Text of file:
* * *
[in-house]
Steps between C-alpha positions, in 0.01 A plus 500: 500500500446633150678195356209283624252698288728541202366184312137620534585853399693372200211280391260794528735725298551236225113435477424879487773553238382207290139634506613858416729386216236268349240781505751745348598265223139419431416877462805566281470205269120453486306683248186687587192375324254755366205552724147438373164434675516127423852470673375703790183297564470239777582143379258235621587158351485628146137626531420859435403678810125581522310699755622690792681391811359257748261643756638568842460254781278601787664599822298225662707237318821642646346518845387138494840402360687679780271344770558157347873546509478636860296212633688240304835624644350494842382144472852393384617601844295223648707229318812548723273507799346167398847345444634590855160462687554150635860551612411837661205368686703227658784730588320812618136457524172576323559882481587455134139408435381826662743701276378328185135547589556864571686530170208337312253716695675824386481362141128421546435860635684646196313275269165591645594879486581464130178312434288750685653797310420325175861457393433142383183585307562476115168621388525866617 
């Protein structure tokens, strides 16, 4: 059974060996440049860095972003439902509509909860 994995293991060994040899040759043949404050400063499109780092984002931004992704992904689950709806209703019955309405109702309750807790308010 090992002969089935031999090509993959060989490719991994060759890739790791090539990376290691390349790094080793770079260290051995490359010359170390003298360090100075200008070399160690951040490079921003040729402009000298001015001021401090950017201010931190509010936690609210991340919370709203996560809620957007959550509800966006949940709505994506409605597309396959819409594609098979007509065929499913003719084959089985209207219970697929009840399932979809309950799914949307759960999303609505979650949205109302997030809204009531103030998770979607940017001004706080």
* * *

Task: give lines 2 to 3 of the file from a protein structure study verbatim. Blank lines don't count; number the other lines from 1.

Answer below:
Steps between C-alpha positions, in 0.01 A plus 500: 500500500446633150678195356209283624252698288728541202366184312137620534585853399693372200211280391260794528735725298551236225113435477424879487773553238382207290139634506613858416729386216236268349240781505751745348598265223139419431416877462805566281470205269120453486306683248186687587192375324254755366205552724147438373164434675516127423852470673375703790183297564470239777582143379258235621587158351485628146137626531420859435403678810125581522310699755622690792681391811359257748261643756638568842460254781278601787664599822298225662707237318821642646346518845387138494840402360687679780271344770558157347873546509478636860296212633688240304835624644350494842382144472852393384617601844295223648707229318812548723273507799346167398847345444634590855160462687554150635860551612411837661205368686703227658784730588320812618136457524172576323559882481587455134139408435381826662743701276378328185135547589556864571686530170208337312253716695675824386481362141128421546435860635684646196313275269165591645594879486581464130178312434288750685653797310420325175861457393433142383183585307562476115168621388525866617 
């Protein structure tokens, strides 16, 4: 059974060996440049860095972003439902509509909860 994995293991060994040899040759043949404050400063499109780092984002931004992704992904689950709806209703019955309405109702309750807790308010 090992002969089935031999090509993959060989490719991994060759890739790791090539990376290691390349790094080793770079260290051995490359010359170390003298360090100075200008070399160690951040490079921003040729402009000298001015001021401090950017201010931190509010936690609210991340919370709203996560809620957007959550509800966006949940709505994506409605597309396959819409594609098979007509065929499913003719084959089985209207219970697929009840399932979809309950799914949307759960999303609505979650949205109302997030809204009531103030998770979607940017001004706080």